Contractile Function as a Determinant of Muscle Growth

  • Radovan Zak


One of the characteristics of a muscle is its ability to adapt to the extent and type of work it is required to perform, both in health and in disease. The adaptive response of muscle to altered physiological demands can take several forms: (1) changes in size, such as hypertrophy of existing muscle cells secondary to elevated afterload in the myocardium; (2) changes in the relative amount of constituent proteins, such as an increase in the cytochrome C content produced by endurance training; (3) changes in the properties of constituent proteins, such as appearance of the “slow” myosin isozyme after stimulation of fast muscles with the frequency that normally occurs in nerves that supply slow muscles; and (4) a combination of the foregoing changes, such as the hyperthyroid state in the rabbit, in which the size of the heart and its cytochrome C content are increased and in which synthesis of a new molecular form of myosin is initiated.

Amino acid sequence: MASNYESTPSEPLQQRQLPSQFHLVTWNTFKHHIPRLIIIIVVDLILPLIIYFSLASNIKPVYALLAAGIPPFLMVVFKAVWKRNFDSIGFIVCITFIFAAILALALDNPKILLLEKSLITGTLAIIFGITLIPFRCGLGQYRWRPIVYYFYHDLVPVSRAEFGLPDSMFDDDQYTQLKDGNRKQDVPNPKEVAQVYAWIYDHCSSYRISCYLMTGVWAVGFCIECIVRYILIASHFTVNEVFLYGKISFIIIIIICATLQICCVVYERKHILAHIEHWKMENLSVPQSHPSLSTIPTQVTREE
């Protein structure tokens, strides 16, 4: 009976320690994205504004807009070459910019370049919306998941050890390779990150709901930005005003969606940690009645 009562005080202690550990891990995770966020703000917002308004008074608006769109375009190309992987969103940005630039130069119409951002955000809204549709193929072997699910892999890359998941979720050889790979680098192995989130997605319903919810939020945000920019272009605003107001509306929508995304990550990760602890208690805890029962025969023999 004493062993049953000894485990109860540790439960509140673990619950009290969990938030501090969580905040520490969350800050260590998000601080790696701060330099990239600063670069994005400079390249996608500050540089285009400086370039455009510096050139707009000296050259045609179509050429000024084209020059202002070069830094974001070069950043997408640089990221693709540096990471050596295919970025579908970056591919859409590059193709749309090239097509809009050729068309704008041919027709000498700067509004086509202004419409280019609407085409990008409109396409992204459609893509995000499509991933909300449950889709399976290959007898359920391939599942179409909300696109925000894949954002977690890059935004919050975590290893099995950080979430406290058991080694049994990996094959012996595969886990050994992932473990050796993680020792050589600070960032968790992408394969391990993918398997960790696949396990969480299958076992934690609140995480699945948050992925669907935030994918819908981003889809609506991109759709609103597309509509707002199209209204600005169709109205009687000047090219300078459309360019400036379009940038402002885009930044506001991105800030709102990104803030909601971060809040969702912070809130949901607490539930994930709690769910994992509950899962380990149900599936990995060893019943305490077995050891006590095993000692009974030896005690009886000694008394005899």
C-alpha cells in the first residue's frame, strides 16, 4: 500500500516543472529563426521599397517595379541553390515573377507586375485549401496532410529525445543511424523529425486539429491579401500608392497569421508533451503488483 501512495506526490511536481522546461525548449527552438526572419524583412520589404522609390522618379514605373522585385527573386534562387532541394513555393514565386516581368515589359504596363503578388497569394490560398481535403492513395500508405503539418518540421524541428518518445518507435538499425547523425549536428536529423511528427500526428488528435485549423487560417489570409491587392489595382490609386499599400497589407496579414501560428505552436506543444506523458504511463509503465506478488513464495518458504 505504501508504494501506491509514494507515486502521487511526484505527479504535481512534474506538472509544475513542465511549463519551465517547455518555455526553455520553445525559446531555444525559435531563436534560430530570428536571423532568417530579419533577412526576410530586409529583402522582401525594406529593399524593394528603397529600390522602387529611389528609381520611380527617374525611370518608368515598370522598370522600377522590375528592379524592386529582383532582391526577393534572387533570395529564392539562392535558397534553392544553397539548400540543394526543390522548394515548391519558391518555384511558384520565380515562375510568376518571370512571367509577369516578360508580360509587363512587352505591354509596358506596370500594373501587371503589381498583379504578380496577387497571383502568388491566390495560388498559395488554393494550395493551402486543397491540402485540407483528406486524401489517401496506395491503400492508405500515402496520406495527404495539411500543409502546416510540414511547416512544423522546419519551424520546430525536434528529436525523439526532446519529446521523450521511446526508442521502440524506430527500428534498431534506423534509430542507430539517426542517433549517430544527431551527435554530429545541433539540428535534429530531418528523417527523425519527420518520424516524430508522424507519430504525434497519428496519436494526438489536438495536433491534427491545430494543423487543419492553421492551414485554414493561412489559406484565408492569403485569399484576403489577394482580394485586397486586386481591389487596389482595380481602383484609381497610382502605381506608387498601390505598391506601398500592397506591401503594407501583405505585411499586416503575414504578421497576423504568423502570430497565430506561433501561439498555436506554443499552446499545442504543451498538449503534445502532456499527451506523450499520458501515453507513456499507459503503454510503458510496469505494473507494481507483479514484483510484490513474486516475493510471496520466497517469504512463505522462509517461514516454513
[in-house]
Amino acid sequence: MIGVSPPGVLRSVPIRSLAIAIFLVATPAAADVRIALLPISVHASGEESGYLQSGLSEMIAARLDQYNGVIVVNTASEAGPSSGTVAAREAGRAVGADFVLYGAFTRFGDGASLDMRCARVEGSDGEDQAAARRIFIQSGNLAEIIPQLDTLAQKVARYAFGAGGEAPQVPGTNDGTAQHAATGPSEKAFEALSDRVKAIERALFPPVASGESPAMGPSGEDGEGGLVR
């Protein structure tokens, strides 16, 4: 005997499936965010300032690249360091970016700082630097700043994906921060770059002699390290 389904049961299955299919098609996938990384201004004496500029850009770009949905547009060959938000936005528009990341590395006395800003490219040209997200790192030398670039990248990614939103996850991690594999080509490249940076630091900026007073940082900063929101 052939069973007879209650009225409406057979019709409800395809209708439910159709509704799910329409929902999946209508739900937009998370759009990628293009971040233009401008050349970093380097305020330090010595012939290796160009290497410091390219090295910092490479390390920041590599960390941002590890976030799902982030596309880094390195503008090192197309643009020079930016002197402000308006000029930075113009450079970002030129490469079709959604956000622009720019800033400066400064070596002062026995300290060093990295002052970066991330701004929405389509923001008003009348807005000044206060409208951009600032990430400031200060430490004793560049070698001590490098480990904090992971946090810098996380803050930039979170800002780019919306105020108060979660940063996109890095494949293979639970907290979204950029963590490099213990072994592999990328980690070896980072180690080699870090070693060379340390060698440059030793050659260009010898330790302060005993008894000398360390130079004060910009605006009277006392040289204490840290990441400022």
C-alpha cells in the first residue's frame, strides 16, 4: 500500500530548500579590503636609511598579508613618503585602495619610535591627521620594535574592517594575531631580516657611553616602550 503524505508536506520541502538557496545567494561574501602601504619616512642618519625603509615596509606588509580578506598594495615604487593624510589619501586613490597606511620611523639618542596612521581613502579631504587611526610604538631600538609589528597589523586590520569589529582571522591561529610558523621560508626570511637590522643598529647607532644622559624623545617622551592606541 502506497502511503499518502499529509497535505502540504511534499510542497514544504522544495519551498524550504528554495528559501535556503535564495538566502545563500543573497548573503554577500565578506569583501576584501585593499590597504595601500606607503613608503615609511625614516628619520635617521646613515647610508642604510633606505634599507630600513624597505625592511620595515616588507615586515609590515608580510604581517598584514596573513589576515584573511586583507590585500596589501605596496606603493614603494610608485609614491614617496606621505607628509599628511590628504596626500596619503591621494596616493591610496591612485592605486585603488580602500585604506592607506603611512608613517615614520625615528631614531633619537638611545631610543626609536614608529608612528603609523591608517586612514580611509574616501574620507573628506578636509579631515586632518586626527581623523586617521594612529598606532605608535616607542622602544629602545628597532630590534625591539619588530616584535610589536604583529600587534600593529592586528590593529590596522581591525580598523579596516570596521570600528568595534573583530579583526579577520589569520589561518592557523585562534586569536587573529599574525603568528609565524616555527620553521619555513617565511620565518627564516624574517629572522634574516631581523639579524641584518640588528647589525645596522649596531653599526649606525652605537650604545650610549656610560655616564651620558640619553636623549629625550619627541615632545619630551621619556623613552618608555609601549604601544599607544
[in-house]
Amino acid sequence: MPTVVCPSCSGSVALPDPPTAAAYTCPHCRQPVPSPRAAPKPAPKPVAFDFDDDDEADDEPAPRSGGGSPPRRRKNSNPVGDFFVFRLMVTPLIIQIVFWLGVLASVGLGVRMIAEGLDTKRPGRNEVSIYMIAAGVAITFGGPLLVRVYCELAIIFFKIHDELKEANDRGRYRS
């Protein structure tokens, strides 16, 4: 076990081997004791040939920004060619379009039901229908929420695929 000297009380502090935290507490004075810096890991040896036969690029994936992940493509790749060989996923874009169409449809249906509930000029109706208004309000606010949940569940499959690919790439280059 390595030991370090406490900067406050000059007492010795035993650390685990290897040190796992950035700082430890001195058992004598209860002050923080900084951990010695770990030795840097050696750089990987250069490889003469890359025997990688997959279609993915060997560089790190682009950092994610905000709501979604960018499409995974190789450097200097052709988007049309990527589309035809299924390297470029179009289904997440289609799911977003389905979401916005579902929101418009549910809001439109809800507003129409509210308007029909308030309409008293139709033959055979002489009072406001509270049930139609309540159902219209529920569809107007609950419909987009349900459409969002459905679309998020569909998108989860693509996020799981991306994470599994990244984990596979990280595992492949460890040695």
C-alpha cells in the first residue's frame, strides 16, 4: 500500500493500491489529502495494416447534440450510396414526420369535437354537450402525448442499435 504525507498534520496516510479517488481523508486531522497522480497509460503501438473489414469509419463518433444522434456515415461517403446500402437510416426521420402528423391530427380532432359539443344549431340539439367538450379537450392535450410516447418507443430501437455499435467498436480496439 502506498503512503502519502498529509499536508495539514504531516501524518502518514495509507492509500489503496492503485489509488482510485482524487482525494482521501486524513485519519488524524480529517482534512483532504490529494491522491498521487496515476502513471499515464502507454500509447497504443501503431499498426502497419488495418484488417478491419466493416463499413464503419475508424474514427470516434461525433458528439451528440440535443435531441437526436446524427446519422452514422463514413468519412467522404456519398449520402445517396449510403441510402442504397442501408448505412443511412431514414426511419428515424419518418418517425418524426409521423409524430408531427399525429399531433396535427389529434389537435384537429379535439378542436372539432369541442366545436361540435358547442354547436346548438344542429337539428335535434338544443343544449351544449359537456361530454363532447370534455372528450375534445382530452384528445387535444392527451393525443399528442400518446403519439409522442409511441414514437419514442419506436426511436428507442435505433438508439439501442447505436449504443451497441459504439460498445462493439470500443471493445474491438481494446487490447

Light Chain Satellite Cell Myosin Light Chain Contractile Function Muscle Growth 
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Copyright information

© Plenum Press, New York 1981

Authors and Affiliations

  • Radovan Zak
    • 1
  1. 1.Departments of Medicine and Phamacological and Physiological SciencesThe University of ChicagoChicagoUSA

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